Clement Canonne, Venkatesan Guruswami, Raghu Meka, Madhu Sudan

The communication complexity of many fundamental problems reduces greatly

when the communicating parties share randomness that is independent of the

inputs to the communication task. Natural communication processes (say between

humans) however often involve large amounts of shared correlations among the

communicating players, but rarely allow for perfect sharing of ...
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Mika Göös, Shachar Lovett, Raghu Meka, Thomas Watson, David Zuckerman

We develop a new method to prove communication lower bounds for composed functions of the form $f\circ g^n$ where $f$ is any boolean function on $n$ inputs and $g$ is a sufficiently ``hard'' two-party gadget. Our main structure theorem states that each rectangle in the communication matrix of $f \circ ... more >>>

Raghu Meka, Avi Wigderson

Finding cliques in random graphs and the closely related ``planted'' clique variant, where a clique of size t is planted in a random G(n,1/2) graph, have been the focus of substantial study in algorithm design. Despite much effort, the best known polynomial-time algorithms only solve the problem for t = ... more >>>

Adam Klivans, Raghu Meka

We give a new framework for proving the existence of low-degree, polynomial approximators for Boolean functions with respect to broad classes of non-product distributions. Our proofs use techniques related to the classical moment problem and deviate significantly from known Fourier-based methods, which require the underlying distribution to have some product ... more >>>

Parikshit Gopalan, Raghu Meka, Omer Reingold, Luca Trevisan, Salil Vadhan

We present an iterative approach to constructing pseudorandom generators, based on the repeated application of mild pseudorandom restrictions. We use this template to construct pseudorandom generators for combinatorial rectangles and read-once CNFs and a hitting set generator for width-3 branching programs, all of which achieve near optimal seed-length even in ... more >>>

Parikshit Gopalan, Raghu Meka, Omer Reingold

Given a DNF formula $f$ on $n$ variables, the two natural size measures are the number of terms or size $s(f)$, and the maximum width of a term $w(f)$. It is folklore that short DNF formulas can be made narrow. We prove a converse, showing that narrow formulas can be ... more >>>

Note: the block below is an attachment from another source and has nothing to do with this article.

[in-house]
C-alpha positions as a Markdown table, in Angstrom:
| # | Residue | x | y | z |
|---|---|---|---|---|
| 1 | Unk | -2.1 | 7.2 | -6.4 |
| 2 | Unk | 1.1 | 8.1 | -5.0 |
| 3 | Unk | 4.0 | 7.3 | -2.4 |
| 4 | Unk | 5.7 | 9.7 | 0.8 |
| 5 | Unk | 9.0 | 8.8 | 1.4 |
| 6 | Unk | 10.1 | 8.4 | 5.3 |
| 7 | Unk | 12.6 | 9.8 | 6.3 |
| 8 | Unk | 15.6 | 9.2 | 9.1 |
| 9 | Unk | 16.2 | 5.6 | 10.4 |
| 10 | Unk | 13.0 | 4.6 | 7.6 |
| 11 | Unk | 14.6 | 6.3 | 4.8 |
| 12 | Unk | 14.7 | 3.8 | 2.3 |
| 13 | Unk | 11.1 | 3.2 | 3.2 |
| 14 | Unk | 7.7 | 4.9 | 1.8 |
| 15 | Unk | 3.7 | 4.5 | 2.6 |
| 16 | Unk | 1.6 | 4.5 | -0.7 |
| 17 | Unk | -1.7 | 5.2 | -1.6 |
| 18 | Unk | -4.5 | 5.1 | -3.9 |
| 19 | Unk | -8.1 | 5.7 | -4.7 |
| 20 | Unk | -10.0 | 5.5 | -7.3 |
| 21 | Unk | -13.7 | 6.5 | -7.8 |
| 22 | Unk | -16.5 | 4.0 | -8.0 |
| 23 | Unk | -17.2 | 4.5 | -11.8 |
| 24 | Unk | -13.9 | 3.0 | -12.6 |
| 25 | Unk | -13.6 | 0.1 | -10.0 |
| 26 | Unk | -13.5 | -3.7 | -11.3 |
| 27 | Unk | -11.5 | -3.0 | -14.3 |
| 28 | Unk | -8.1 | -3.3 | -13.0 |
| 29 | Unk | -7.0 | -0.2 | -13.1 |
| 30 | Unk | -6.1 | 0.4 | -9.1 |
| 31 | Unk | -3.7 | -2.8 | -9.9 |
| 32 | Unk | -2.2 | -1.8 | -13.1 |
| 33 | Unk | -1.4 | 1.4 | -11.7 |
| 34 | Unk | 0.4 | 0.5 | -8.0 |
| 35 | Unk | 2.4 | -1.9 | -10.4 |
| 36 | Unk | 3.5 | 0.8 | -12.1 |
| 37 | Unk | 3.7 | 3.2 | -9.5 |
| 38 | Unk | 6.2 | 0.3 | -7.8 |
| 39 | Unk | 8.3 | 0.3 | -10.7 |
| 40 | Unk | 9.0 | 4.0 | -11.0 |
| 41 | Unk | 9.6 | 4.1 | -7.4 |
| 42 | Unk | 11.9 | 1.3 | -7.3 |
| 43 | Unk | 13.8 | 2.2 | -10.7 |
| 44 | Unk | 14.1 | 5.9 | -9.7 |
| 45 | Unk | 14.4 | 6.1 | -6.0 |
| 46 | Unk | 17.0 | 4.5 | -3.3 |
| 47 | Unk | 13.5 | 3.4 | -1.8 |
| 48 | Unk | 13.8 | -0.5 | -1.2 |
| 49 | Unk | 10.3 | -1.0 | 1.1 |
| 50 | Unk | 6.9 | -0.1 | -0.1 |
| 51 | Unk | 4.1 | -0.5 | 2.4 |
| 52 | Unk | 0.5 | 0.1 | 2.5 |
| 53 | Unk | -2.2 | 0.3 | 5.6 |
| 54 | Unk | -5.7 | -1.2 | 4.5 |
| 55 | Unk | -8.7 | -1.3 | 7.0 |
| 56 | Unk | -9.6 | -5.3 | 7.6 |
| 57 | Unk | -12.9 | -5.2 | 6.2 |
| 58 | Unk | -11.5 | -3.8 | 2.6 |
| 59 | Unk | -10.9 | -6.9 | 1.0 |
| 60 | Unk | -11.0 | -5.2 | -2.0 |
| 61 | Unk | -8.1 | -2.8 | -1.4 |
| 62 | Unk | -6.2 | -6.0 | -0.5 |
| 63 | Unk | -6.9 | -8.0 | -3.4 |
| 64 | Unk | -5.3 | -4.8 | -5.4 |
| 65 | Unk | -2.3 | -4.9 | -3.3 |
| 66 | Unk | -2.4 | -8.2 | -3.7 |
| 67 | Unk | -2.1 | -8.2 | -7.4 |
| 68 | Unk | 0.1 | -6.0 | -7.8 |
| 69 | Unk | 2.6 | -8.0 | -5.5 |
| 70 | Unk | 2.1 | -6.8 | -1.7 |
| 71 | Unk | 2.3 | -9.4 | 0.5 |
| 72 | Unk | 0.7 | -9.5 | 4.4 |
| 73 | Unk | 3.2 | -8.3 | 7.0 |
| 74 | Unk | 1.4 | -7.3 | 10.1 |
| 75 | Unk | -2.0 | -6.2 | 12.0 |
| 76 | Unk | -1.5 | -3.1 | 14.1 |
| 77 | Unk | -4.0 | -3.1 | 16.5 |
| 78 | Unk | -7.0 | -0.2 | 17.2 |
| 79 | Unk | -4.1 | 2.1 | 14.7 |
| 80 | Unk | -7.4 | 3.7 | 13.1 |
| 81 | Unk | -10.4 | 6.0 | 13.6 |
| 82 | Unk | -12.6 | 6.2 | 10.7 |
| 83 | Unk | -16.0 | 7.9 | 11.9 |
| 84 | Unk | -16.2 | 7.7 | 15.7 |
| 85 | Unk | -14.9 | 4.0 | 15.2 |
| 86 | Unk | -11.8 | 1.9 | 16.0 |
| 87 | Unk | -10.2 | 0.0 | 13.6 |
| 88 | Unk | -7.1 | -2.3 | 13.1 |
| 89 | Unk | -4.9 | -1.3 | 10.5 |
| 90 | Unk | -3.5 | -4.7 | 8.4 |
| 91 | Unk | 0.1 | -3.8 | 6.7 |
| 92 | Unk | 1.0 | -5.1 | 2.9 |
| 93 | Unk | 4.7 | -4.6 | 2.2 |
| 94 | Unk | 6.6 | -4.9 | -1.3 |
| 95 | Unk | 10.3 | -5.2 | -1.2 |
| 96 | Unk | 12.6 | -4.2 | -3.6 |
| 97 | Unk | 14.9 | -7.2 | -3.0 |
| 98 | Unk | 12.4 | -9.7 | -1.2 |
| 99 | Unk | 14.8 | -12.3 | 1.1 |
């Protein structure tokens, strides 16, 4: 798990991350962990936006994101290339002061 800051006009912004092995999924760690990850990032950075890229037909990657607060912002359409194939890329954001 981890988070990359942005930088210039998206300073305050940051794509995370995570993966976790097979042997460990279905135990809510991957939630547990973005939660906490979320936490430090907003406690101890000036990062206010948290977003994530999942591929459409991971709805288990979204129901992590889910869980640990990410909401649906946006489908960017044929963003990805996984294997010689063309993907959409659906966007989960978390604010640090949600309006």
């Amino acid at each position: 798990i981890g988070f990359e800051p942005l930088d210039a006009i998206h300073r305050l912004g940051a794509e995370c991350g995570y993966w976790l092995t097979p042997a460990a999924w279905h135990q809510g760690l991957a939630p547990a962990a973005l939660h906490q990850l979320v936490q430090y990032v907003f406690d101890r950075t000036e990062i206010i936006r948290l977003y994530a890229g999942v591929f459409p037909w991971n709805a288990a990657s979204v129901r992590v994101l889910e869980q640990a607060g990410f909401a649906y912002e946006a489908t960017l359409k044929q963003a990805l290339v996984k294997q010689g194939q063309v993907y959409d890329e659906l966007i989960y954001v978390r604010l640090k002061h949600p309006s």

Russell Impagliazzo, Raghu Meka, David Zuckerman

One powerful theme in complexity theory and pseudorandomness in the past few decades has been the use of lower bounds to give pseudorandom generators (PRGs). However, the general results using this hardness vs. randomness paradigm suffer a quantitative loss in parameters, and hence do not give nontrivial implications for models ... more >>>

Boaz Barak, Parikshit Gopalan, Johan Håstad, Raghu Meka, Prasad Raghavendra, David Steurer

The long code is a central tool in hardness of approximation, especially in

questions related to the unique games conjecture. We construct a new code that

is exponentially more ecient, but can still be used in many of these applications.

Using the new code we obtain exponential improvements over several ...
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Raghu Meka

The Johnson-Lindenstrauss lemma is a fundamental result in probability with several applications in the design and analysis of algorithms in high dimensional geometry. Most known constructions of linear embeddings that satisfy the Johnson-Lindenstrauss property involve randomness. We address the question of explicitly constructing such embedding families and provide a construction ... more >>>

Parikshit Gopalan, Raghu Meka, Omer Reingold, David Zuckerman

We construct pseudorandom generators for combinatorial shapes, which substantially generalize combinatorial rectangles, small-bias spaces, 0/1 halfspaces, and 0/1 modular sums. A function $f:[m]^n \rightarrow \{0,1\}^n$ is an $(m,n)$-combinatorial shape if there exist sets $A_1,\ldots,A_n \subseteq [m]$ and a symmetric function $h:\{0,1\}^n \rightarrow \{0,1\}$ such that $f(x_1,\ldots,x_n) = h(1_{A_1} (x_1),\ldots,1_{A_n}(x_n))$. Our ... more >>>

Parikshit Gopalan, Adam Klivans, Raghu Meka

We give a deterministic, polynomial-time algorithm for approximately counting the number of {0,1}-solutions to any instance of the knapsack problem. On an instance of length n with total weight W and accuracy parameter eps, our algorithm produces a (1 + eps)-multiplicative approximation in time poly(n,log W,1/eps). We also give algorithms ... more >>>

Prahladh Harsha, Adam Klivans, Raghu Meka

Let $X$ be randomly chosen from $\{-1,1\}^n$, and let $Y$ be randomly

chosen from the standard spherical Gaussian on $\R^n$. For any (possibly unbounded) polytope $P$

formed by the intersection of $k$ halfspaces, we prove that

$$\left|\Pr\left[X \in P\right] - \Pr\left[Y \in P\right]\right| \leq \log^{8/5}k ...